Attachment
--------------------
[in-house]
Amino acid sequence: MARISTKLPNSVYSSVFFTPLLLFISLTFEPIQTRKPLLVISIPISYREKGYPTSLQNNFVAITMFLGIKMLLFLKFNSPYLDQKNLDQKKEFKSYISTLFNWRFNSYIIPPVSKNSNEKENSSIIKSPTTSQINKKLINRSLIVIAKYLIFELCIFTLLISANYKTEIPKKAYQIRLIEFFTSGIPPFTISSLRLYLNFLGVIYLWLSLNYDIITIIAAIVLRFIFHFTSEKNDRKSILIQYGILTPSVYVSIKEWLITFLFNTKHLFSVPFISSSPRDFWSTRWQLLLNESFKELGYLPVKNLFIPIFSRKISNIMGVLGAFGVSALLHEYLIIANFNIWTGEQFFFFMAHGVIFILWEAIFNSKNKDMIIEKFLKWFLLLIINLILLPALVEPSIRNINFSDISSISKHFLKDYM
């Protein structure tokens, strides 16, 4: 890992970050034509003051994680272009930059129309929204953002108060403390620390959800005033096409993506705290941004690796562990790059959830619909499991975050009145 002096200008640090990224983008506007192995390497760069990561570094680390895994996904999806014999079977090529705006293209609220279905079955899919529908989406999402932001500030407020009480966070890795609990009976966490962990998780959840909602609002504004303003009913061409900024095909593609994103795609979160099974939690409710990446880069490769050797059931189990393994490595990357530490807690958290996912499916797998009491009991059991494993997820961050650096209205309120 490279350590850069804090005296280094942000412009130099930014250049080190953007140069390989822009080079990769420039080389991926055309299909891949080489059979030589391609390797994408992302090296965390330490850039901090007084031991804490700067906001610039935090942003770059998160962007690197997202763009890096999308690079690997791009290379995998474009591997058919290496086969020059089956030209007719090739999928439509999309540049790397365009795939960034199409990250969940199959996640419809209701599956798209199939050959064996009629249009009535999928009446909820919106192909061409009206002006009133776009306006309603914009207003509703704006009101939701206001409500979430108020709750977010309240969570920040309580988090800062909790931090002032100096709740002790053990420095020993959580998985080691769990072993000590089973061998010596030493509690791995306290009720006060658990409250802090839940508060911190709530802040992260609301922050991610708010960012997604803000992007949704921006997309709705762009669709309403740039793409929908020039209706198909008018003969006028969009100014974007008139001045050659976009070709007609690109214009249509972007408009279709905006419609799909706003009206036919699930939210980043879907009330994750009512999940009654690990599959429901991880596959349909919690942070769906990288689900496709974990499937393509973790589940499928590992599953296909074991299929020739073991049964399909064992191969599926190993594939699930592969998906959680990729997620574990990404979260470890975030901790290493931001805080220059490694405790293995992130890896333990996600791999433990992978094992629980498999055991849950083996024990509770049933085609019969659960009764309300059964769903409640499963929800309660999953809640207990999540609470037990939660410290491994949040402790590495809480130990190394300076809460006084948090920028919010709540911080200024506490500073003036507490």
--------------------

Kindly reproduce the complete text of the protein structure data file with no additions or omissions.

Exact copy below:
[in-house]
Amino acid sequence: MARISTKLPNSVYSSVFFTPLLLFISLTFEPIQTRKPLLVISIPISYREKGYPTSLQNNFVAITMFLGIKMLLFLKFNSPYLDQKNLDQKKEFKSYISTLFNWRFNSYIIPPVSKNSNEKENSSIIKSPTTSQINKKLINRSLIVIAKYLIFELCIFTLLISANYKTEIPKKAYQIRLIEFFTSGIPPFTISSLRLYLNFLGVIYLWLSLNYDIITIIAAIVLRFIFHFTSEKNDRKSILIQYGILTPSVYVSIKEWLITFLFNTKHLFSVPFISSSPRDFWSTRWQLLLNESFKELGYLPVKNLFIPIFSRKISNIMGVLGAFGVSALLHEYLIIANFNIWTGEQFFFFMAHGVIFILWEAIFNSKNKDMIIEKFLKWFLLLIINLILLPALVEPSIRNINFSDISSISKHFLKDYM
């Protein structure tokens, strides 16, 4: 890992970050034509003051994680272009930059129309929204953002108060403390620390959800005033096409993506705290941004690796562990790059959830619909499991975050009145 002096200008640090990224983008506007192995390497760069990561570094680390895994996904999806014999079977090529705006293209609220279905079955899919529908989406999402932001500030407020009480966070890795609990009976966490962990998780959840909602609002504004303003009913061409900024095909593609994103795609979160099974939690409710990446880069490769050797059931189990393994490595990357530490807690958290996912499916797998009491009991059991494993997820961050650096209205309120 490279350590850069804090005296280094942000412009130099930014250049080190953007140069390989822009080079990769420039080389991926055309299909891949080489059979030589391609390797994408992302090296965390330490850039901090007084031991804490700067906001610039935090942003770059998160962007690197997202763009890096999308690079690997791009290379995998474009591997058919290496086969020059089956030209007719090739999928439509999309540049790397365009795939960034199409990250969940199959996640419809209701599956798209199939050959064996009629249009009535999928009446909820919106192909061409009206002006009133776009306006309603914009207003509703704006009101939701206001409500979430108020709750977010309240969570920040309580988090800062909790931090002032100096709740002790053990420095020993959580998985080691769990072993000590089973061998010596030493509690791995306290009720006060658990409250802090839940508060911190709530802040992260609301922050991610708010960012997604803000992007949704921006997309709705762009669709309403740039793409929908020039209706198909008018003969006028969009100014974007008139001045050659976009070709007609690109214009249509972007408009279709905006419609799909706003009206036919699930939210980043879907009330994750009512999940009654690990599959429901991880596959349909919690942070769906990288689900496709974990499937393509973790589940499928590992599953296909074991299929020739073991049964399909064992191969599926190993594939699930592969998906959680990729997620574990990404979260470890975030901790290493931001805080220059490694405790293995992130890896333990996600791999433990992978094992629980498999055991849950083996024990509770049933085609019969659960009764309300059964769903409640499963929800309660999953809640207990999540609470037990939660410290491994949040402790590495809480130990190394300076809460006084948090920028919010709540911080200024506490500073003036507490």